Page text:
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Fighting FGM: the uncertainty of breaking away from tradition - Daily News Egypt

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Fighting FGM: the uncertainty of breaking away from tradition

CAIRO: A group of girls accompanied by their mothers sit in a small room on a regular sunny day, playing and laughing. A woman comes out from behind a curtain and beckons one of the girls, whose mom nudges forward. The girl smiles at the rest of the guests as she walks by and disappears …

CAIRO: A group of girls accompanied by their mothers sit in a small room on a regular sunny day, playing and laughing. A woman comes out from behind a curtain and beckons one of the girls, whose mom nudges forward. The girl smiles at the rest of the guests as she walks by and disappears behind the curtain with the woman.

Her mother looks anxious. The rest of the girls continue to play. Amina looks on in terror.

While the girls have no idea the fate about to befall them, Amina – like the rest of the mothers – knows exactly what’s in store. Amina hugs her own daughter tight as she remembers a similar day in her own life a long time ago.

At a young age, she too was brought to a crowded house, filled with giddy little girls playing with dolls and singing. Through a series of flashbacks, we see that Amina was also taken into a quiet, dreary room once as the ladies outside ululated and danced.

This is a day Amina could never forget – the day she was circumcised. And this is the most powerful scene in the short dramatic narrative “Tahara, written, produced and directed by Sara Rashad.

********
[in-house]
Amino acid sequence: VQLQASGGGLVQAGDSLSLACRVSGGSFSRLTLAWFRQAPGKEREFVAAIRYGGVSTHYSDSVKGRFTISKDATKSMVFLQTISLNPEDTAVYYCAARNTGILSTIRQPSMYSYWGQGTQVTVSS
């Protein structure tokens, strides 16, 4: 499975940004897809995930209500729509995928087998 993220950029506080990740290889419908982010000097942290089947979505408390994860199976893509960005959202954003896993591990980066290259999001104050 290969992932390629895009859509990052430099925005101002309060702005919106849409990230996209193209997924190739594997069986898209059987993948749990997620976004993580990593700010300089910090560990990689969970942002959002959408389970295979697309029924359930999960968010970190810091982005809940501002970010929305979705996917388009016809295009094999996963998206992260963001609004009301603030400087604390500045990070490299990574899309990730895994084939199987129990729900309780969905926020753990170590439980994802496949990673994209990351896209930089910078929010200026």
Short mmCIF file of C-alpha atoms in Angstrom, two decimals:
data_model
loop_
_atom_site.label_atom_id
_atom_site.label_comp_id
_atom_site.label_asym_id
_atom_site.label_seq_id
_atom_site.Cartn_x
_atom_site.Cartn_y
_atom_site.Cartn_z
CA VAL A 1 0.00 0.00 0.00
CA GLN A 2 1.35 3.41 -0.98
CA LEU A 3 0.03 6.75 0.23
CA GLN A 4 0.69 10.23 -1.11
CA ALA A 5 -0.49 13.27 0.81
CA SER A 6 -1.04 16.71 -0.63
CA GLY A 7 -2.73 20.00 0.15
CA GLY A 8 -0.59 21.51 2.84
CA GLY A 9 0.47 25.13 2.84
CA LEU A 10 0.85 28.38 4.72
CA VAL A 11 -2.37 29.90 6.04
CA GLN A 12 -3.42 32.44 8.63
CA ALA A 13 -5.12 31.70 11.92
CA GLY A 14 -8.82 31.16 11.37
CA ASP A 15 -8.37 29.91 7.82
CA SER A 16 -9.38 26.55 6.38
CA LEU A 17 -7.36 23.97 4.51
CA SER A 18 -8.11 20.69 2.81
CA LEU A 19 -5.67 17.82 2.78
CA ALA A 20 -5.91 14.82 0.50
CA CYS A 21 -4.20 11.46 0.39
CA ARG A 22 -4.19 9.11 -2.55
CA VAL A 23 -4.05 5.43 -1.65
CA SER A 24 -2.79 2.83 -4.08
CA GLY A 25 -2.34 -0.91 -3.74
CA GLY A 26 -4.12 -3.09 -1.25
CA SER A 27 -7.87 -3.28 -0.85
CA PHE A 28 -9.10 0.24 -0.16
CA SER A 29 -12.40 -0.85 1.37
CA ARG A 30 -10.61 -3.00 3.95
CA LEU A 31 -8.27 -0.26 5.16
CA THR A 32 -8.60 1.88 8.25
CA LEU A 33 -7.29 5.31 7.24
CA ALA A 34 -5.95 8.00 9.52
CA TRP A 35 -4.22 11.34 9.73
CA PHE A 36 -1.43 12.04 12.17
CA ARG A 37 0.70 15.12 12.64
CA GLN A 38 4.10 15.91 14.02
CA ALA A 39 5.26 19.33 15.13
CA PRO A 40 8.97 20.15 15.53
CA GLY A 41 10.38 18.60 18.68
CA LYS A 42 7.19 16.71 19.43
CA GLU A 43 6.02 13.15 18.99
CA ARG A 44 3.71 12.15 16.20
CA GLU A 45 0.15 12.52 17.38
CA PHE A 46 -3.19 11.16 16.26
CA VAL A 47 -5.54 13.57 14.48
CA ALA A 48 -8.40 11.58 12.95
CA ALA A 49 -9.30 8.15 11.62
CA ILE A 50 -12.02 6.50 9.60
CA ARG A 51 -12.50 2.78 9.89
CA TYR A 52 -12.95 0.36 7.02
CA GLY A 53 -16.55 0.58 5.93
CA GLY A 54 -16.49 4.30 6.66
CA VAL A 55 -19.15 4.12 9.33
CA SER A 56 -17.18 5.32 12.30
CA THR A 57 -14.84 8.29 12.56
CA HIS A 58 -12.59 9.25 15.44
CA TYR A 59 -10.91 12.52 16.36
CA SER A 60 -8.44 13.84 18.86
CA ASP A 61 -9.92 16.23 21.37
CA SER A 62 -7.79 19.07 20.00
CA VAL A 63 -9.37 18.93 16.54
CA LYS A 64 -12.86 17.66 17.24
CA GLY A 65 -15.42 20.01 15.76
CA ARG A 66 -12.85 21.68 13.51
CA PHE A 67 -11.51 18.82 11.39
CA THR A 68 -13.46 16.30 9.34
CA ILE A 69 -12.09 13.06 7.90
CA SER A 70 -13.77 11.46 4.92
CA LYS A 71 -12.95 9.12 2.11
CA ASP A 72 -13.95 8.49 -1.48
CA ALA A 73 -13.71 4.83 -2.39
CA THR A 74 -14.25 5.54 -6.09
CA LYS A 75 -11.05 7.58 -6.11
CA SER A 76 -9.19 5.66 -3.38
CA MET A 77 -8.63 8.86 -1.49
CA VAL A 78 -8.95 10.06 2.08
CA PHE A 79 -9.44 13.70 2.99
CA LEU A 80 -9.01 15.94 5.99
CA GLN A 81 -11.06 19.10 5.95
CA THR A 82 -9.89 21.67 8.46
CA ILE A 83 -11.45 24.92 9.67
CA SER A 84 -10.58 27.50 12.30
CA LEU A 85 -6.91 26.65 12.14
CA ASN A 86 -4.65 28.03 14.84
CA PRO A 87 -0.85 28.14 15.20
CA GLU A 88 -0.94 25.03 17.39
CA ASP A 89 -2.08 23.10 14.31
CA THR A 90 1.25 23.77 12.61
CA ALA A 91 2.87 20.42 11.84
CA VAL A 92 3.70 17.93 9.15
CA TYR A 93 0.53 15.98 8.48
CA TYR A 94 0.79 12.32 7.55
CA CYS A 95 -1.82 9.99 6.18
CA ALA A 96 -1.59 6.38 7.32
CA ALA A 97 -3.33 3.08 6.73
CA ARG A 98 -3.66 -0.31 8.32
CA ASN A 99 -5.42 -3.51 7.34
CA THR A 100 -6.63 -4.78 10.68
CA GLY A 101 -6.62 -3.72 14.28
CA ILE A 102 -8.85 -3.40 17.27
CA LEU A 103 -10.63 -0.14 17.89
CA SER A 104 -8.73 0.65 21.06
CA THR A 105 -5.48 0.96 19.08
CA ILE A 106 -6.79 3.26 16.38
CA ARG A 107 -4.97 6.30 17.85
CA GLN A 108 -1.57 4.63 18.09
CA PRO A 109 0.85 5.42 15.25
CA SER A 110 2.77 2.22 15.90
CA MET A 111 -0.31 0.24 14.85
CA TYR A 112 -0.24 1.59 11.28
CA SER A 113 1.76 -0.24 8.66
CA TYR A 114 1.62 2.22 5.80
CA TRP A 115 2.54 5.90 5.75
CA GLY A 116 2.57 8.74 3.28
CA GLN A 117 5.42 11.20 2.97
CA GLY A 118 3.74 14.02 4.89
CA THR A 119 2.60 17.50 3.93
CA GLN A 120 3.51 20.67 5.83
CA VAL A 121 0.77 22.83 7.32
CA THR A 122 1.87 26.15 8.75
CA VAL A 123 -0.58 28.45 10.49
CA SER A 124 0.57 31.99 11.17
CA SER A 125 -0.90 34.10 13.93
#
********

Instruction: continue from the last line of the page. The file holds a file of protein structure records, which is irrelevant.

“Tahara, Arabic for circumcision, explores the issue of female genital mutilation (FGM) through the eyes of Amina, a mother who struggles with the decision of whether or not to circumcise her own daughter, Suha, in keeping with tradition.

Amina, played by award-winning actress Caroleen Khalil, lives in Los Angeles and is pressured by her mother Zeinab to circumcise her daughter while the father is away on a business trip. Despite her strong objection to the practice and regardless of its illegality, Amina still finds herself compelled to put her daughter through the same brutal experience she once suffered through.

Her memory of that day in her life, the abandonment she felt and the psychological and physical affects she suffered afterwards encourage her to try and save her daughter from the same fate.

The film is a little over 17 minutes long, but manages to encapsulate and humanize the controversial issue of FGM and the uncertainty that comes with breaking away from the traditional practice.

In an interview with Daily News Egypt, Rashad said, “The film is set in the US, and this is done intentionally in order to globalize the issue. To break the stereotypes that it only happens in African countries.

“There’s a social stereotype that assumes only poor people circumcise their little girls. There’s also a religious stereotype – perpetuated by the media – that it is only practiced by Muslims.

“I wanted to change these widespread stereotypes; this is exactly what people get so defensive about.

A first generation Egyptian-American, Rashad’s started visiting Egypt at the age of 18 to meet her extended family and find her identity. What she found was an issue deep-rooted in traditions and beliefs, and this is when her activism against FGM began.

She initially made a five-minute film about FGM that screened in villages around the country. She spent several months traveling from Giza to Aswan, working with a national FGM task force comprised of 40 member organizations dedicated to eradicating the practice.

Copies of her five-minute film were distributed to and screened for women in rural villages. “Once I saw their response, I realized I had to make a longer version, said Rashad.

“When I screened the film to these women, I realized that a drama – and not a documentary – was the key to driving the message home. Storytelling is what reaches people.